Feb 212017

The newborn association revised its action plan meant to reduce crime and engage the community.

By Claire Byun

The Mid-City Tulane Banks Neighborhood Association revised its action plan meant to eliminate blight and reduce crime within its boundaries at their monthly meeting.

The newborn organization drew more than 20 people to its second meeting earlier this month where the group discussed setting up a neighborhood watch and working with “trouble” businesses to reduce crime in the area.

Mallory Leblanc, organizer, said TBNA is hoping to work with the New Orleans Police Department to light up “hot spots” in the area. Organizers are planning to establish a crime sheet and keep a list of all the surveillance cameras within the group’s boundaries.

“Sometimes [police] don’t know there’s a problem, so if we can gather and get that info to them it’ll help,” LeBlanc said.

The organization also revised its action plan for the next month to include specific steps that feed into their four main goals. The newborn organization set four major goals at their initial meeting last month and reviewed progress during their February meeting, while also establishing new objectives over the next month.

The goals reach from blight eradication to a total reduction in crime, and officials hope to contact at least 30 percent of homeowners within TBNA’s boundaries.

To meet that goal, TBNA members are asked to identify registered members from each block as “block captains” and participate in trash pickups and social hours, according to documents posted on the organization’s Facebook page.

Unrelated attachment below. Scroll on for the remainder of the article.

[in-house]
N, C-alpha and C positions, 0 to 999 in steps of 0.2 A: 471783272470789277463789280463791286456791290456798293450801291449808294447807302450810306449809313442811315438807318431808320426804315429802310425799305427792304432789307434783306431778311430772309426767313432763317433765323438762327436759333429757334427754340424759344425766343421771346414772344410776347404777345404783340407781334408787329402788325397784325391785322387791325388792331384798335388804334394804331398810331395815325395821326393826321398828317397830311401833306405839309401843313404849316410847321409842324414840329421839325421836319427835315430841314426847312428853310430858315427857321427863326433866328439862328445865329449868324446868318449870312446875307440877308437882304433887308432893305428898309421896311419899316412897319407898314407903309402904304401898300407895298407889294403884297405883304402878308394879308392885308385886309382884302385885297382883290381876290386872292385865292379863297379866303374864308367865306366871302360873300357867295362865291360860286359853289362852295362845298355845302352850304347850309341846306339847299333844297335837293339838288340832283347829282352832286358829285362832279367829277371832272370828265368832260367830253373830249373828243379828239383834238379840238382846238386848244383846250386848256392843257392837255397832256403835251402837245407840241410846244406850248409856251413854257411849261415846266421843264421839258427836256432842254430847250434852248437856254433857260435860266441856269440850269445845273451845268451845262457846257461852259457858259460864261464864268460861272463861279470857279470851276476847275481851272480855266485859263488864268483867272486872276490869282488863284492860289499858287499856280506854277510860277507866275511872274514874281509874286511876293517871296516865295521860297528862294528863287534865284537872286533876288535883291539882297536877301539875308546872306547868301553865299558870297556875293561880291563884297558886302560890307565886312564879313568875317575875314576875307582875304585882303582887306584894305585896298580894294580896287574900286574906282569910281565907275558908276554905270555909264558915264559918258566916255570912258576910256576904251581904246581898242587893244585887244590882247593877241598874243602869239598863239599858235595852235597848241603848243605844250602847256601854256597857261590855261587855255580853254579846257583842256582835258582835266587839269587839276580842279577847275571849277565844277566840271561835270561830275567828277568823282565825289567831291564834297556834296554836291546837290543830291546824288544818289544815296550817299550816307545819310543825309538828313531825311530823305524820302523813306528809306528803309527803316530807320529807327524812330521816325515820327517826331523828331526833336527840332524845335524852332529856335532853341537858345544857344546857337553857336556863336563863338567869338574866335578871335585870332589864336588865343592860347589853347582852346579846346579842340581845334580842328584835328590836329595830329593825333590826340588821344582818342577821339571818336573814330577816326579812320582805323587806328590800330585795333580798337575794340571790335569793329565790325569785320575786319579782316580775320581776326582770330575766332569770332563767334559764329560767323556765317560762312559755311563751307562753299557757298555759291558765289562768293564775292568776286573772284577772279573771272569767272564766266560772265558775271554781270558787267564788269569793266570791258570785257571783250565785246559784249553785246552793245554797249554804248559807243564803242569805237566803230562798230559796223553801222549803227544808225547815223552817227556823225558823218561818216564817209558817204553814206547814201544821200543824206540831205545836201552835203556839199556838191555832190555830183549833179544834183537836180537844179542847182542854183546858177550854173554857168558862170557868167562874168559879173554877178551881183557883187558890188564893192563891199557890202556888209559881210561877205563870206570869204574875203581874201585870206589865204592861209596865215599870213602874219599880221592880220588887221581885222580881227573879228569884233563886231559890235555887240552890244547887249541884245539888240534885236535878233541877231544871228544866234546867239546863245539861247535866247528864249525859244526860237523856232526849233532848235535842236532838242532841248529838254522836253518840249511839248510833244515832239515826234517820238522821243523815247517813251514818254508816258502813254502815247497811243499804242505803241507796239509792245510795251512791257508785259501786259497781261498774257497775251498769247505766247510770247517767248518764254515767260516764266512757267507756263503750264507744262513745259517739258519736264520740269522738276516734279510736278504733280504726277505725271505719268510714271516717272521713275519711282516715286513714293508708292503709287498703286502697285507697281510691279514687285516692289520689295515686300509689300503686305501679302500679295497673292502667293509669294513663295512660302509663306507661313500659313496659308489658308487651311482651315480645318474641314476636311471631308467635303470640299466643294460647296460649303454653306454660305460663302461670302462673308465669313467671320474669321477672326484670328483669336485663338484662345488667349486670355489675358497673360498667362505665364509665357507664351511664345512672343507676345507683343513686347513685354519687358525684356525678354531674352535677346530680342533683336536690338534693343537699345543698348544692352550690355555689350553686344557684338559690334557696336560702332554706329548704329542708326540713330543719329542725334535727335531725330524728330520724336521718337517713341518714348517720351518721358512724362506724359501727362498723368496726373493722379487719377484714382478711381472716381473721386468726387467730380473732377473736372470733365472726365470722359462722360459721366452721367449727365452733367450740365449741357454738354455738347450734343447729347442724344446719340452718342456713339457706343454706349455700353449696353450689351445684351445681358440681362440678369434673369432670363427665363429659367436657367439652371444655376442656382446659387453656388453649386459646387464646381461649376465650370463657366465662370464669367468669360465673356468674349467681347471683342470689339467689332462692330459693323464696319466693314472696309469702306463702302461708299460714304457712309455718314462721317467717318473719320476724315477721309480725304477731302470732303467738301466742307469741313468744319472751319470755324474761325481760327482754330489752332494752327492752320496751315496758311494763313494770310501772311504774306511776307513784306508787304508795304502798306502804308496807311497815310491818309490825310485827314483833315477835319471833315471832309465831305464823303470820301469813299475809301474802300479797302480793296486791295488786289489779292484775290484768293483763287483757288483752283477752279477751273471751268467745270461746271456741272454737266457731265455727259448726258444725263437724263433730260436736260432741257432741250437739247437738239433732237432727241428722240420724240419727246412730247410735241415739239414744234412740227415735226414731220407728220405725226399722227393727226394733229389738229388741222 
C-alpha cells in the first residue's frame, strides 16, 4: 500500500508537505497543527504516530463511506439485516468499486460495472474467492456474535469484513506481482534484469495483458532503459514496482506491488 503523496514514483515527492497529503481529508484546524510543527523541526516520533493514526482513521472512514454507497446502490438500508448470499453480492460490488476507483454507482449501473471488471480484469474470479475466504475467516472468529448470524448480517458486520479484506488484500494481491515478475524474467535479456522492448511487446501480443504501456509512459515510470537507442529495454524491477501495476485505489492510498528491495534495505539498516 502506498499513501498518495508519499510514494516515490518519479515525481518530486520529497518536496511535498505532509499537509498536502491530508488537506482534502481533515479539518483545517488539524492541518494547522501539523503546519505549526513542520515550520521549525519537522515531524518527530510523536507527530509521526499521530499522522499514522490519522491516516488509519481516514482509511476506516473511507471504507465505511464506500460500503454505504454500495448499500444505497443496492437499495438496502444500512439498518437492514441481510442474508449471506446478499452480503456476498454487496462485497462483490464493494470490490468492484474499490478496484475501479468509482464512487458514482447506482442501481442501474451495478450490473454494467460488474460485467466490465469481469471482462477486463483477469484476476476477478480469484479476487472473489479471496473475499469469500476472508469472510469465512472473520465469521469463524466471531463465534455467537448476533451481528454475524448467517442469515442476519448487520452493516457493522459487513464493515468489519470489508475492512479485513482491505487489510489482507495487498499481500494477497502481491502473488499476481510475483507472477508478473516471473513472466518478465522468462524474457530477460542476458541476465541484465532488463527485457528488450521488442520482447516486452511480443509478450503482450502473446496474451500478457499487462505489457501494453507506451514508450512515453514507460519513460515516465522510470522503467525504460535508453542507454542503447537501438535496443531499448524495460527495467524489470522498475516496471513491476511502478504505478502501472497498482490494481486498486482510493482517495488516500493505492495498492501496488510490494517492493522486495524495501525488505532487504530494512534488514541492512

Officials also plan to create a “what to do if…” document with numbers, resources and information for members and gauge interest in a neighborhood kickball league.

One of the four major goals involves eradicating blight around the association’s boundaries, and organizers plan to report each identified
property to 311 and collect all information needed to track city progress by mid-March. But first, officials need to draft a blight compliance letter and to do that, need the help of someone with real estate experience.

“If you know any real estate lawyers that want to donate their time and expertise in exchange for a few cocktails, let us know,” organizer Josh Capdeville said on the group’s Facebook page.

Organizers are also planning a neighborhood trash pickup and social hour before their March meeting, though the exact date is scheduled for sometime after the busy Mardi Gras season. As for the group’s loftiest goal, TBNA is betting on no reports of crime within its boundaries for a whole month.

Members are asked to register their cameras with the city’s SafeCam program and survey broken street lights, while organizers meet with the Mid-City Security District and provide NOPD unlimited access to cameras in hot spots. The group is also planning to create a “crime sheet”
for progress monitoring and to see crime at a glance.

“Use crime stoppers and be specific with details and description. It’s unfortunate, but make this a part of your daily routine! Send every tip as you see it,” Capdeville posted.

The organization isn’t planning to take positions on land use or political issues at first, since there’s just not enough manpower or resources to devote time to those issues, Capdeville said. Officials are planning to actively engage New Orleans City Council candidates and host info sessions for the upcoming election – especially since the Tulane Banks swath is represented by two different council members.

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